Concealed Carry Weapon Permit in Orange County, Part II

Concealed Carry Weapon Permit in Orange County, Part II

This article is Part II of a III part series on the concealed carry weapon process. In this article we will be discussing 1) Selecting an instructor, 2) Selecting a firearm, 3) Clothing.

Aegis Academy Tactical Pistol TrainingSo you have decided you want to be able to legally carry a concealed firearm; this comes with a lot of responsibility and is not to be taken lightly. Be sure you take the required training seriously and invest some time in selecting an instructor.

I am going to give you some things to consider when making the decision to select an instructor. Make sure you are getting your money’s worth from an instructor who has real, verifiable experience related to carrying a firearm for his or her profession. In my opinion, your instructor should have military and or law enforcement experience. There is a big difference between … Read more »

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Obtaining a Concealed Carry Weapon Permit in Orange County

I decided to write this article to try and provide some insight into the Conceal Carry Weapon (CCW) permit process. This article is Part 1 on a series of articles I will be writing related to CCW. Please check back with us so you can read the complete series.

I have come across many people who have not even tried to obtain a California CCW  out of fear of being denied. Fortunately and possibly due in part to some recent court decisions, obtaining a CCW firearms permit has become much easier. Ca Gun Control Patrick Henry Gun laws

For the most part, the process will look very similar no matter where in California you might live. Being that I am an Orange County approved CCW instructor, I will write about obtaining a concealed carry weapon permit in Orange County.

 

Orange County CCW Process

You will first want to contact the sheriff’s department in the county you … Read more »

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The Impact of Concealed Weapons on Crime

 

Levi RandolphThe impact of concealed weapons on crime is a largely ignored element of the gun control debate. In More Guns, Less Crime, John Lott laid out the statistical effect of restrictive vs. non-restrictive concealed weapons carry policies on crime. Specifically he focused on violent crime. Despite numerous attempts to discredit it, not one study has found a statistically significant different result. That result is in non-restrictive cities, counties and states we see about a 4% reduction in the rate of violent crime.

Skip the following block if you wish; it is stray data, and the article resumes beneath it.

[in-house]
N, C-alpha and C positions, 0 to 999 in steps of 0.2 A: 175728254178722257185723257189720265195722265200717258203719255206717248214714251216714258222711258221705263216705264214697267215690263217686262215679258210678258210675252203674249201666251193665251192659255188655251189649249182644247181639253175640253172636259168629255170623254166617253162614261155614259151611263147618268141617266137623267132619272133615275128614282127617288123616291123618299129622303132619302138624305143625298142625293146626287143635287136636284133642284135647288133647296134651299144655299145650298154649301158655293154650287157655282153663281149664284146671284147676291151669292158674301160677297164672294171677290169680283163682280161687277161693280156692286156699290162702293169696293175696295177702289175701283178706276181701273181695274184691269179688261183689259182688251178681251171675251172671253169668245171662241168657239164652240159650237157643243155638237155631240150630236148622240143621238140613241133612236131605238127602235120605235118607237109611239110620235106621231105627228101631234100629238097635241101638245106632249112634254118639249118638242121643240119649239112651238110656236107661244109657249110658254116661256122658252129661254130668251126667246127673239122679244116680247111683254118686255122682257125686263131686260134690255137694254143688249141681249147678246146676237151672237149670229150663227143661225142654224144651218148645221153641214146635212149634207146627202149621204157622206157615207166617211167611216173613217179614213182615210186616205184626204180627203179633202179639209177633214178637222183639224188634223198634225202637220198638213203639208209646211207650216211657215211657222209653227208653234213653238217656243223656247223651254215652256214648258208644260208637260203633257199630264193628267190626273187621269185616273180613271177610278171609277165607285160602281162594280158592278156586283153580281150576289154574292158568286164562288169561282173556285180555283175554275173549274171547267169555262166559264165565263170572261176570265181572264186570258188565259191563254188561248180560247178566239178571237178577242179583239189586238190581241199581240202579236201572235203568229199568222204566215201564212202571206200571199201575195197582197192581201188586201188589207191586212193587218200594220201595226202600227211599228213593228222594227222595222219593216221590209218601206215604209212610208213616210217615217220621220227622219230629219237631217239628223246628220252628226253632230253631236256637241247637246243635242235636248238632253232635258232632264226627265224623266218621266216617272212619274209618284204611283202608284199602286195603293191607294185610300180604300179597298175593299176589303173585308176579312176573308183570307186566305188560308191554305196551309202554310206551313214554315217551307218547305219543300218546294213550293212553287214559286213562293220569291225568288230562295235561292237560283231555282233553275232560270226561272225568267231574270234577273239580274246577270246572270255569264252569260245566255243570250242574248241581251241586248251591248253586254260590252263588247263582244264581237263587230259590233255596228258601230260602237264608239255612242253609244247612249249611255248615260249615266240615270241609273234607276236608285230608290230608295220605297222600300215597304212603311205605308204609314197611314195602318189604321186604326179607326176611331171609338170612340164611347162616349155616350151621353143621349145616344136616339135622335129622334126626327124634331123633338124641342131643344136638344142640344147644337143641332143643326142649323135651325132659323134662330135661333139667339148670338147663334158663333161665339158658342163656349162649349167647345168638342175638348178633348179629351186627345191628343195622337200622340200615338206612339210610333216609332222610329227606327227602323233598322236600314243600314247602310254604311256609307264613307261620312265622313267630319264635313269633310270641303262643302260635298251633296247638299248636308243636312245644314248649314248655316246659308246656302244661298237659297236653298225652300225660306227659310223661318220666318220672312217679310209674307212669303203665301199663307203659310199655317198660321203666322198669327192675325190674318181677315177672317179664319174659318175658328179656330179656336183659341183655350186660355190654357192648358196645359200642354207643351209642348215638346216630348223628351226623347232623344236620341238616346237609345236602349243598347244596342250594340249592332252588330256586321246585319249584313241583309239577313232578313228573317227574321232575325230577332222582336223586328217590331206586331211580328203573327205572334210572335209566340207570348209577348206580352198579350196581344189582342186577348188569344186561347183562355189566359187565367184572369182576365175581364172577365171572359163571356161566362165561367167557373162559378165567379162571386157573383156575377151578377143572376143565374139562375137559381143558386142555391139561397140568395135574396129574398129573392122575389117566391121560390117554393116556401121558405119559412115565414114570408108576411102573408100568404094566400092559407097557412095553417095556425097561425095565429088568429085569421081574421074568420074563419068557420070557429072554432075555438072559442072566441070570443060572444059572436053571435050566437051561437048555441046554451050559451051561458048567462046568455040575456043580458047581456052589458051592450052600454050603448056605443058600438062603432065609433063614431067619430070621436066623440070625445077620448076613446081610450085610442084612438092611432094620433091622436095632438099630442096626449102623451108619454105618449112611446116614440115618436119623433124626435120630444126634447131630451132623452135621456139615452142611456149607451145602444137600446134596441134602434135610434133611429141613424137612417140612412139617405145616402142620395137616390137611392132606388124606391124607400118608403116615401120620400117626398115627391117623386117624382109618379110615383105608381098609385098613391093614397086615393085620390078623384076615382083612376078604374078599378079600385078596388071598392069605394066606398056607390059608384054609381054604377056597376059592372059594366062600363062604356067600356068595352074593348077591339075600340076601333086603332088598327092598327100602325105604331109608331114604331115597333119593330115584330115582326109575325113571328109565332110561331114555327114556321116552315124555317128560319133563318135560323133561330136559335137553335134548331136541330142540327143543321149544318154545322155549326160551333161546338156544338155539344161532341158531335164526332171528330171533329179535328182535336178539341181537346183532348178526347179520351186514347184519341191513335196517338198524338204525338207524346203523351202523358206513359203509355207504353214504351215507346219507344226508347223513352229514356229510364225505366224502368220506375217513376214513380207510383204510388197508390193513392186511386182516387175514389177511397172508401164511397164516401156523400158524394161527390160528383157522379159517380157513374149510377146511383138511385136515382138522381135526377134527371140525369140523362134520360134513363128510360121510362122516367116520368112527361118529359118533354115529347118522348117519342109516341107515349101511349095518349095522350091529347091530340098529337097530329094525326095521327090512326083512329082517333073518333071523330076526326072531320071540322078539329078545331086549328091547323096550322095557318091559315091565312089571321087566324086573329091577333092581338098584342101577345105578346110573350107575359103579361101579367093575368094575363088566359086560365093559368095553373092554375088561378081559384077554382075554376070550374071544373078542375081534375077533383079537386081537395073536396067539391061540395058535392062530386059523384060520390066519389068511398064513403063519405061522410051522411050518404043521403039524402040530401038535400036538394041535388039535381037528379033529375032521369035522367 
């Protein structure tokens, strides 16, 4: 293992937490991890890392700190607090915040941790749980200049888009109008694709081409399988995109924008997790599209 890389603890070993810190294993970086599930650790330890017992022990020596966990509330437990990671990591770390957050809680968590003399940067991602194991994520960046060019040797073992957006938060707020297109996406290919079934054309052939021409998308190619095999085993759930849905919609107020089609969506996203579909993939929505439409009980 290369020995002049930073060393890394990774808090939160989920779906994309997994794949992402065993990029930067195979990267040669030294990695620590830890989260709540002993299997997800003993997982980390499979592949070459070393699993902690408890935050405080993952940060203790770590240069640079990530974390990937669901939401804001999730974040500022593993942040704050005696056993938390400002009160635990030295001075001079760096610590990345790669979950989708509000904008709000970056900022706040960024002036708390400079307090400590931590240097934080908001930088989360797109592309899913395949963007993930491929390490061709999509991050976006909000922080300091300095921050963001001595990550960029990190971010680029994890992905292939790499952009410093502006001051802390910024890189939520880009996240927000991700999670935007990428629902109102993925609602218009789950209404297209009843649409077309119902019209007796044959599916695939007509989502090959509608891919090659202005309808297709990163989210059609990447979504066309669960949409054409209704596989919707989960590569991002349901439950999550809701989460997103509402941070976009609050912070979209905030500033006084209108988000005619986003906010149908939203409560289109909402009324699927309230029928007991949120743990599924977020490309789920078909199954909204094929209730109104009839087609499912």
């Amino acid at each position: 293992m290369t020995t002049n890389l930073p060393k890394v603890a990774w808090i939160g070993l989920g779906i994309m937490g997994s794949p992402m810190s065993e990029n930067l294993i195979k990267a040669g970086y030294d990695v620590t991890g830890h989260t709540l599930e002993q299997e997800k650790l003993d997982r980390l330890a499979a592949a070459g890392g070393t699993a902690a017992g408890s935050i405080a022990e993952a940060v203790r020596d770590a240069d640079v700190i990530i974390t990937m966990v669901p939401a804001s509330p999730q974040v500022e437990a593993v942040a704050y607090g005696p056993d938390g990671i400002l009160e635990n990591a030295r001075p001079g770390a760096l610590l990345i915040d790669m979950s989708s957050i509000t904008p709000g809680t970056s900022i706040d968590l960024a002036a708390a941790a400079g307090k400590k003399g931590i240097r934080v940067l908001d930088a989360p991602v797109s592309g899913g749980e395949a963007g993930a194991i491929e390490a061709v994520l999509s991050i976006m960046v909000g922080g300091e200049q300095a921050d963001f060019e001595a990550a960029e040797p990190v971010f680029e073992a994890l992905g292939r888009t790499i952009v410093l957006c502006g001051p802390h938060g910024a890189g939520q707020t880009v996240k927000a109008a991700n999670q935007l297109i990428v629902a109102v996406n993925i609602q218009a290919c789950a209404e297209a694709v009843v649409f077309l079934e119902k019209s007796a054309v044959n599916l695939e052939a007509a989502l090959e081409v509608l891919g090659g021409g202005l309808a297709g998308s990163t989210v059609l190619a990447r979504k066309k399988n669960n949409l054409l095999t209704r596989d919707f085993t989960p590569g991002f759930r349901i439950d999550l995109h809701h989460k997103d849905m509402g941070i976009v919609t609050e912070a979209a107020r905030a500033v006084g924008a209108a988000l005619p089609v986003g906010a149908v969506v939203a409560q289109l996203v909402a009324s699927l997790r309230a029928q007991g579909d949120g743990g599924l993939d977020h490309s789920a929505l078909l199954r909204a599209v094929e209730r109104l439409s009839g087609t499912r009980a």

The Pro-Gun Control Lobby has put a number of arguments forward in search of data to subvert the findings of the study. They were unable to find any statistical problems with study that would have resulted in a different outcome. Since the original release, John Lott has reworked his data multiple times, and more pointedly any time that a valid critique of statistical methods was presented over … Read more »

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Peruta Vs. The County of San Diego – Concealed Carry Permits in California?

Aegis Academy, Concealed Carry Permit, Peruta Vs. San Diego, 9th, Pat Henry, Firearms Instructor, Aegis AcademyIn 2009, several Plaintiffs sued the county of San Diego claiming that requiring a concealed carry permit holder be “of good moral character” and “provide sufficient cause” was an infringement of their second amendment rights. The general term for these types of restrictions is more easily understood using the common terms for them. Most states abide by a “shall issue” policy, which means anyone who meets the requirements (approved training program, no criminal record, etc…) will be issued a concealed carry permit if they apply.

States like California, New York, and a few others have adopted what is called a “may issue” policy. A “may issue” policy delegates the authority to issue a concealed carry permit to the authority of the local Sheriff. In San Diego County, this has resulted in a very low issue rate. Since, the determining factors to consider are delegated to the judgment of the local … Read more »

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